Debunking myths on genetics and DNA

Friday, August 1, 2014

"Don't be afraid to be vulnerable:" author Laura Mullane talks about her books, motherhood, and horses

I've been doing many author interview lately because I love to discover new authors and share views on writing, finding inspiration and marketing. Today my guest writes in a completely different genre than mine, and I'm totally blown away by how she completely masters it: Laura Mullane is a freelance writer, horse rider, editor, author, and communication consultant based in New Mexico. Her first book, God Sleeps in Rwanda, which she co-authored with Joseph Sebarenzi, was nominated for both the Pulitzer Prize and the National Book Award. And her second book, Swimming for Shore, Memoirs of a Reluctant Mother, is a brave and painfully honest take on motherhood that will make you rethink the relationship not just between you and your children, but also with your partner and parents. Laura's writing is witty, funny, and insightful, and you'll find yourself unable to put this book down.

So, it's my great pleasure to have Laura come here to CHIMERAS to talk about her books. Welcome, Laura!

EEG: Tell us about your first book, God Sleeps in Rwanda, which you co-authored with Joseph Sebarenzi, the former speaker of Rwanda’s parliament. How did the opportunity to write it show up and what did you learn from the experience?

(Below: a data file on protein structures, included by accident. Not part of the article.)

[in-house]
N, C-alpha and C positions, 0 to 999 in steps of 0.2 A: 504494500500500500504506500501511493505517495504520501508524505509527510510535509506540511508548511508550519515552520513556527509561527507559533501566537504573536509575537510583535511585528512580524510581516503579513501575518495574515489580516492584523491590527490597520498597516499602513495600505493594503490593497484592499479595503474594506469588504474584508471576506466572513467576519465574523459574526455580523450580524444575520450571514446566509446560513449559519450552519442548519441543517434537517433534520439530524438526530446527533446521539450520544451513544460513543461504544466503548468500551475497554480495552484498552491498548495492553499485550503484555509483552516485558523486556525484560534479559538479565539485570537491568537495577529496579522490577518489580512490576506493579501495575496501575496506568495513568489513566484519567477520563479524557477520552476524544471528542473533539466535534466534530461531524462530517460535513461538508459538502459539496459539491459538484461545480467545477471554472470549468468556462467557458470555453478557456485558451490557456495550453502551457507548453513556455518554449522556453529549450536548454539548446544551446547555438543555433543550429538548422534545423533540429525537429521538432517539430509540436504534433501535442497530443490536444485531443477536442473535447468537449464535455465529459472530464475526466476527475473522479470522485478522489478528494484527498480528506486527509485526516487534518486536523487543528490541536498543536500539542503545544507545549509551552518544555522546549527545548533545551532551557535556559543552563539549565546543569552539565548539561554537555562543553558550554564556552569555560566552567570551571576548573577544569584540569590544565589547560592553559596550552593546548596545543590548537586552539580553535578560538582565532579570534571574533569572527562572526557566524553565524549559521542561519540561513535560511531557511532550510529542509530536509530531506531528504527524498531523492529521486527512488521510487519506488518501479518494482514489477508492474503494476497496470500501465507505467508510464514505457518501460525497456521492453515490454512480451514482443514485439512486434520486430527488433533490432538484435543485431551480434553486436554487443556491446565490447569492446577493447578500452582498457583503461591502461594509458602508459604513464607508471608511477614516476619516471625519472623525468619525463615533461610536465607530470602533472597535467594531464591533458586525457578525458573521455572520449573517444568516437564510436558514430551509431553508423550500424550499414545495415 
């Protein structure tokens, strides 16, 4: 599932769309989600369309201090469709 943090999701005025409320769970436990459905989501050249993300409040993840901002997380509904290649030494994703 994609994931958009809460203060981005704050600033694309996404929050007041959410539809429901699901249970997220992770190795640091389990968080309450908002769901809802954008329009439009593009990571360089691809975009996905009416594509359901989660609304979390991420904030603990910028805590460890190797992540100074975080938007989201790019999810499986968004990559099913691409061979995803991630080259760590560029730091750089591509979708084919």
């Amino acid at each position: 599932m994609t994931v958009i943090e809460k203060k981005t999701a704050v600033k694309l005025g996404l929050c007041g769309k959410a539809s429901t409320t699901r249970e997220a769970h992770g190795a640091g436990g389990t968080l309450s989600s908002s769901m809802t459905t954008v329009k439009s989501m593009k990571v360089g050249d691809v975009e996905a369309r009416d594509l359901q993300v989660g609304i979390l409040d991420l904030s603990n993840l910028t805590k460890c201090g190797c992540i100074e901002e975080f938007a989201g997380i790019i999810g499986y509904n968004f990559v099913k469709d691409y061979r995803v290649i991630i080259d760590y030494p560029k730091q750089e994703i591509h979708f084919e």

LAM: Joseph found me on the web, believe it or not. I’m a freelance writer whose “day job” is writing for companies and organizations—articles, speeches, web sites, marketing materials, etc. I have a web site promoting those services, and Joseph found me just by Googling “writer Washington, DC,” which was where I lived at the time. It’s funny, I wasn’t interested when he first called me. I get a lot of requests from people to write their life stories, but usually the stories are pretty boring and no one would ever read them. When Joseph called me and said he wanted me to help him write his memoirs, I kind of rolled my eyes, thinking, “Here we go again.” But then he started telling me his story—about surviving a Tutsi genocide when he was a child by hiding under his neighbors’ bed; about fleeing before the horrific genocide in 1994 that killed nearly 1 million people, including his mother, father and seven brothers and sisters; about returning to become Speaker of Parliament, only to have to flee the country again when he found out the President was trying to have him assassinated. I knew this was a story that had to be told—and that it would have a wide audience.

Writing it was an amazing experience in many ways. I got to learn about this small African country I knew nothing about. I had to immerse myself in a culture and landscape I had never seen firsthand. Being a white American woman and having to write in the voice of a black African man was a challenge, but one that I really loved. The hardest part was reading and writing about all of the incomprehensible violence that took place during the genocide. Reading about children being raped and murdered in front of their parents before they, too, were killed—well, it kept me up a lot of nights. My children were only three and four years old when I did most of the writing and it was hard to look at them and imagine the horror those children endured. Thinking about it now, I get tears in my eyes. I think it really changed me. I have a sense of vulnerability as a parent that I don’t think I had before.